Back to Trade Wind Sailing

As mentioned during the last post, we did get the trade winds back on Sunday night. We began sailing around 9 PM and the full force trade winds came on at 1 AM. Instead of the 15 knots expected from our weather forecasts, we got 20-25 knots.It is strangely typical that the weather forecasts are 5-10 knots lower than the actual true wind we experience. We put double reefs in the sails when we get 20 knots of wind, especially at night. It wasn’t long before the seas picked up again as well.

The next day, we also found the start of large swells coming from the southwest. These were forecasted swells caused by a large low pressure system hundreds of miles south of us. They don’t do much except cause the boat to slowly rise and fall 3 to 4 meters (9 to 12 feet) every 10 seconds or so. Combined with the 2-3 meter waves caused by the high winds off our port side, and you’ve got a very interesting mix of waves bashing around, underneath, and against the hulls. It is loud, and makes walking around the boat a challenge that is both amusing and dangerous. We occasionally end up with bruises from bumping into things.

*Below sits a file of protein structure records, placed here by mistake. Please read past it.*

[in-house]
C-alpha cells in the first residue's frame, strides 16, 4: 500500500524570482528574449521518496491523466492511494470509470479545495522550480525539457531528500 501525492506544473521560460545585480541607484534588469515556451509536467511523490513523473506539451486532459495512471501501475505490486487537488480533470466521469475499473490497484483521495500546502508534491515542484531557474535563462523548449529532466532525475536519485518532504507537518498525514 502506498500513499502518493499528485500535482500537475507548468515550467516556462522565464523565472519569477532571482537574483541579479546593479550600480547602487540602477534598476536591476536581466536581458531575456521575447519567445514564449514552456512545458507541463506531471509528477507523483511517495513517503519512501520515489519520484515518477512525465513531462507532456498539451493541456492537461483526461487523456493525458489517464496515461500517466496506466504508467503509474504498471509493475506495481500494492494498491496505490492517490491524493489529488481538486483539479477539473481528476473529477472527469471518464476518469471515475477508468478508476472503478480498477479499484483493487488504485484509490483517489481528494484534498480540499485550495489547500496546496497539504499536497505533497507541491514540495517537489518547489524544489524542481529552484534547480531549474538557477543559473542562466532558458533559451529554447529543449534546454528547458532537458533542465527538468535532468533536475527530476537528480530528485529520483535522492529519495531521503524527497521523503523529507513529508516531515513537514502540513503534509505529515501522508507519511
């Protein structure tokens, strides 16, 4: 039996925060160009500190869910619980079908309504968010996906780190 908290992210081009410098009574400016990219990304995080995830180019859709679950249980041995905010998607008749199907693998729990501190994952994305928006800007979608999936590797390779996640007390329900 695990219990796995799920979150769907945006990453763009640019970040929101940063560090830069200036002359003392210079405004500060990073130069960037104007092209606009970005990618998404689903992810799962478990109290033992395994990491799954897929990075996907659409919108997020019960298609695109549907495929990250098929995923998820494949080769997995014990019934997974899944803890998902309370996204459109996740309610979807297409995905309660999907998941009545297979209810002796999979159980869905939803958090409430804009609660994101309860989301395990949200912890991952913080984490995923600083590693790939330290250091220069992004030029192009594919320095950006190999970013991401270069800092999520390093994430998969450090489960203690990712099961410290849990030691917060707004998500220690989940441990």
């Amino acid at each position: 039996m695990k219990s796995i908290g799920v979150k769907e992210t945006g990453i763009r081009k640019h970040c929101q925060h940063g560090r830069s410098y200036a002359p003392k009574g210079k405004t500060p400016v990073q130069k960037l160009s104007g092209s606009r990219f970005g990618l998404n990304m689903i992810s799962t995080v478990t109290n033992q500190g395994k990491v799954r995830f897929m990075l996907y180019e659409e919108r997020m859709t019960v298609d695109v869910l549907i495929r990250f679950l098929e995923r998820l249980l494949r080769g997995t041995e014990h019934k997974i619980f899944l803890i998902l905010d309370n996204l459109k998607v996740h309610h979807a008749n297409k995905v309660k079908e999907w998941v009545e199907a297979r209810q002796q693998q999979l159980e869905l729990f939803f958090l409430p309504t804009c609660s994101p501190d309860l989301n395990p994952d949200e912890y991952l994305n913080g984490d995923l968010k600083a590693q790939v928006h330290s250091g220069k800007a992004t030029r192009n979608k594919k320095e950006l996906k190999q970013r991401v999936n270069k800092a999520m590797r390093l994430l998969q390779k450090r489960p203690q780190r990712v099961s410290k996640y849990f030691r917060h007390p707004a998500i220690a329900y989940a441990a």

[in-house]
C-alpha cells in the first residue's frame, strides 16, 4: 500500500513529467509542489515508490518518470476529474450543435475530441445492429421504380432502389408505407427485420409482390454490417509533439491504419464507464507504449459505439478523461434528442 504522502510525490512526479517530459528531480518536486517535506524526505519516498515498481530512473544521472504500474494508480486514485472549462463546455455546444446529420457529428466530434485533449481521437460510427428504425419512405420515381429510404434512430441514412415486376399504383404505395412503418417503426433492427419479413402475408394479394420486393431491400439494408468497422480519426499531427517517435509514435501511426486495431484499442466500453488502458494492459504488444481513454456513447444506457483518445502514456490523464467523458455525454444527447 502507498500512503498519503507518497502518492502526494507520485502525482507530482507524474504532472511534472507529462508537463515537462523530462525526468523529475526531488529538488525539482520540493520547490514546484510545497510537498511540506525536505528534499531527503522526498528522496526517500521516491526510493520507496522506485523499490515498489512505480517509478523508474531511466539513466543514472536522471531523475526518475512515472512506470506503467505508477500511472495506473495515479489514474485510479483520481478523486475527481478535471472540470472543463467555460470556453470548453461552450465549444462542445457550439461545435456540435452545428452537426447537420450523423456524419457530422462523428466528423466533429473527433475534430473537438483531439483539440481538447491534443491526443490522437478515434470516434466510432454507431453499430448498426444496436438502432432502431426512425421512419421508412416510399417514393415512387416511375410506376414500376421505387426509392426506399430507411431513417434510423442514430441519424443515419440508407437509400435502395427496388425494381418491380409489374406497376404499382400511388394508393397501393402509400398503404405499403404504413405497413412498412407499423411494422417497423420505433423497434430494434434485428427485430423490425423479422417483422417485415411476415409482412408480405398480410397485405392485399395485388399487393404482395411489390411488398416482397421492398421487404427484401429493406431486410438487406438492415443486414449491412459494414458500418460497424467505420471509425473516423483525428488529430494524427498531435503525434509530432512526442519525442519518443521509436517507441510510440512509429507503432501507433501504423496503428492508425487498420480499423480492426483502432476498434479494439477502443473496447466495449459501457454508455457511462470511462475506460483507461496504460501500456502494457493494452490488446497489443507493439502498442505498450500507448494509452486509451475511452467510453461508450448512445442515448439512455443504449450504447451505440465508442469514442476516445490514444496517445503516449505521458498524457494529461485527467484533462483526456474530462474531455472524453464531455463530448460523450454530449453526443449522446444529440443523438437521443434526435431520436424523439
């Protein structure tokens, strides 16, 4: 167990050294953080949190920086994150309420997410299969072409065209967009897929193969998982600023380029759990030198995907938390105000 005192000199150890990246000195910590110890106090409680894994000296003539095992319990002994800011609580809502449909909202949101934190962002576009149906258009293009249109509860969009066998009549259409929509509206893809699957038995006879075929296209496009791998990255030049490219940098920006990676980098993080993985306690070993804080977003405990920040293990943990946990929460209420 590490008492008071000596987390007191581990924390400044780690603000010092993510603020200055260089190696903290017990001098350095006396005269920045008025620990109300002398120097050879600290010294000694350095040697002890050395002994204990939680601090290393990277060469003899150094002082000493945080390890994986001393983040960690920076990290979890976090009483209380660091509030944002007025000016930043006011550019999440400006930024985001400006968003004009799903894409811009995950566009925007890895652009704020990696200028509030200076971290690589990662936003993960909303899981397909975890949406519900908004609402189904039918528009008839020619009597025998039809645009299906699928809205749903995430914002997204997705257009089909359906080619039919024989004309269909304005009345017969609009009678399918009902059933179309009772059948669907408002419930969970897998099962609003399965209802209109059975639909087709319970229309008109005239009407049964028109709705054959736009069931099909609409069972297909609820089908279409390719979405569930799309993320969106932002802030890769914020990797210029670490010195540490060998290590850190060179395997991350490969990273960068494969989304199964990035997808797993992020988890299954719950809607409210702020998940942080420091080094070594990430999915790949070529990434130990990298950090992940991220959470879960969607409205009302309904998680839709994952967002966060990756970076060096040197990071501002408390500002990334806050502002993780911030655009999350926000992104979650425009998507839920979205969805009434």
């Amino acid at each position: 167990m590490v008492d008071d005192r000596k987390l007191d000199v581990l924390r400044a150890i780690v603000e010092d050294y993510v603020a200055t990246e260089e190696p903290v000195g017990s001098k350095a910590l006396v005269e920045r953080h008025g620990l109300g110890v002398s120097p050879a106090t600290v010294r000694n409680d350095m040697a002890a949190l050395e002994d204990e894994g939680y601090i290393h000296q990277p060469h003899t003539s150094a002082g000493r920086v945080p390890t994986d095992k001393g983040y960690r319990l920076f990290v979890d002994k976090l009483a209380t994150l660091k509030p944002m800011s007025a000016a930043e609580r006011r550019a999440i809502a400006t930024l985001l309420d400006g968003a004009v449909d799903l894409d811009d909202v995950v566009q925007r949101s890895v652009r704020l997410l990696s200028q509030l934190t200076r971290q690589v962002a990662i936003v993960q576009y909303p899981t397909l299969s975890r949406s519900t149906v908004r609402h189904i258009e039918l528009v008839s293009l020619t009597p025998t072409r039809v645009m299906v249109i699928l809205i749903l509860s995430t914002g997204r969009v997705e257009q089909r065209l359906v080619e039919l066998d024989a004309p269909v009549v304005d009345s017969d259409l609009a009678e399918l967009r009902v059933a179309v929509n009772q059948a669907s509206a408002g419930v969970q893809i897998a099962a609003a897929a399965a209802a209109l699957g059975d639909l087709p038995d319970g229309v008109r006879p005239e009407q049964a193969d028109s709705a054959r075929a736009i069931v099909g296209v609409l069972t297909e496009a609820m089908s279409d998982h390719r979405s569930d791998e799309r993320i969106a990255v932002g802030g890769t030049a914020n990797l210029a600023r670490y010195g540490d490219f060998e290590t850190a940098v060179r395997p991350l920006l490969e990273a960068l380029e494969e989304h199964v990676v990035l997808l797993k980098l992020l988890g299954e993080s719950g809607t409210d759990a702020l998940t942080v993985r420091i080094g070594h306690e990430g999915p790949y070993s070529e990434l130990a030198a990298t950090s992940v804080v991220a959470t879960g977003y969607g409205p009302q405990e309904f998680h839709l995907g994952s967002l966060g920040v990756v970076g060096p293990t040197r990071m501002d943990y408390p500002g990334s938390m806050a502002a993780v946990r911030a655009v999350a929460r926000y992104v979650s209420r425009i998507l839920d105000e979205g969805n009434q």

We spend our watches checking the weather, the sails, looking for squalls, and checking for other boats on the radar or AIS or visually. I periodically look carefully at the boat’s rigging for any wear and tear or other issues. We also have to run the generator every day or two to keep the batteries charged. But, this is more fuel efficient than running the engines. We are close to reaching the half way point, certainly a significant point of progress. We are always thankful for Tahina’s sailing speeds.

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